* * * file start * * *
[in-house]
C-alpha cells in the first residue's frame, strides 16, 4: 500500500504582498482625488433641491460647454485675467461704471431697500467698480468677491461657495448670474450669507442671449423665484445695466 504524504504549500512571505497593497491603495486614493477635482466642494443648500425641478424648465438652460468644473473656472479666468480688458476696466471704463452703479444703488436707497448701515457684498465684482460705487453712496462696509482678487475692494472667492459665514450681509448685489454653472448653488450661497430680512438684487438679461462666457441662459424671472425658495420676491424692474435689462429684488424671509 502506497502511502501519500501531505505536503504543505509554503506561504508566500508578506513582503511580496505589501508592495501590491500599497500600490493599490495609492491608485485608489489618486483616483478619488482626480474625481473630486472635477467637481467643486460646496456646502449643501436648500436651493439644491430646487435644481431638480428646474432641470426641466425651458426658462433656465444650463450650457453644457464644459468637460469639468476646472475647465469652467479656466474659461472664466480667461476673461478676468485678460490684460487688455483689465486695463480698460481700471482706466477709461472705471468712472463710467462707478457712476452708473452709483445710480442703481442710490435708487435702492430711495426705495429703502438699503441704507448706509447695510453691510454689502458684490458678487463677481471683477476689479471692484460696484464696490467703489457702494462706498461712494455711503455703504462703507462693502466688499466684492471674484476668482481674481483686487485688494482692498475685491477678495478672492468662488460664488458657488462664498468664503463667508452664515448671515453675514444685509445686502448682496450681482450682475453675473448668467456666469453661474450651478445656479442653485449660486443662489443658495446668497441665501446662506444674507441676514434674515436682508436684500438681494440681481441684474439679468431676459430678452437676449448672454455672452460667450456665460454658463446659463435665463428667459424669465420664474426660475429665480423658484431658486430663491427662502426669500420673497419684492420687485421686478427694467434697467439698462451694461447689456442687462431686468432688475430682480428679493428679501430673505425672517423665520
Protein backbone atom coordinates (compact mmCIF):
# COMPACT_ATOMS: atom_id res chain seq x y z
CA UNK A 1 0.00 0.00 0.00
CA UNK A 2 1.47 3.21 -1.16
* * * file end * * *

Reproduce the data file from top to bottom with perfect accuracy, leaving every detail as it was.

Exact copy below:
[in-house]
C-alpha cells in the first residue's frame, strides 16, 4: 500500500504582498482625488433641491460647454485675467461704471431697500467698480468677491461657495448670474450669507442671449423665484445695466 504524504504549500512571505497593497491603495486614493477635482466642494443648500425641478424648465438652460468644473473656472479666468480688458476696466471704463452703479444703488436707497448701515457684498465684482460705487453712496462696509482678487475692494472667492459665514450681509448685489454653472448653488450661497430680512438684487438679461462666457441662459424671472425658495420676491424692474435689462429684488424671509 502506497502511502501519500501531505505536503504543505509554503506561504508566500508578506513582503511580496505589501508592495501590491500599497500600490493599490495609492491608485485608489489618486483616483478619488482626480474625481473630486472635477467637481467643486460646496456646502449643501436648500436651493439644491430646487435644481431638480428646474432641470426641466425651458426658462433656465444650463450650457453644457464644459468637460469639468476646472475647465469652467479656466474659461472664466480667461476673461478676468485678460490684460487688455483689465486695463480698460481700471482706466477709461472705471468712472463710467462707478457712476452708473452709483445710480442703481442710490435708487435702492430711495426705495429703502438699503441704507448706509447695510453691510454689502458684490458678487463677481471683477476689479471692484460696484464696490467703489457702494462706498461712494455711503455703504462703507462693502466688499466684492471674484476668482481674481483686487485688494482692498475685491477678495478672492468662488460664488458657488462664498468664503463667508452664515448671515453675514444685509445686502448682496450681482450682475453675473448668467456666469453661474450651478445656479442653485449660486443662489443658495446668497441665501446662506444674507441676514434674515436682508436684500438681494440681481441684474439679468431676459430678452437676449448672454455672452460667450456665460454658463446659463435665463428667459424669465420664474426660475429665480423658484431658486430663491427662502426669500420673497419684492420687485421686478427694467434697467439698462451694461447689456442687462431686468432688475430682480428679493428679501430673505425672517423665520
Protein backbone atom coordinates (compact mmCIF):
# COMPACT_ATOMS: atom_id res chain seq x y z
CA UNK A 1 0.00 0.00 0.00
CA UNK A 2 1.47 3.21 -1.16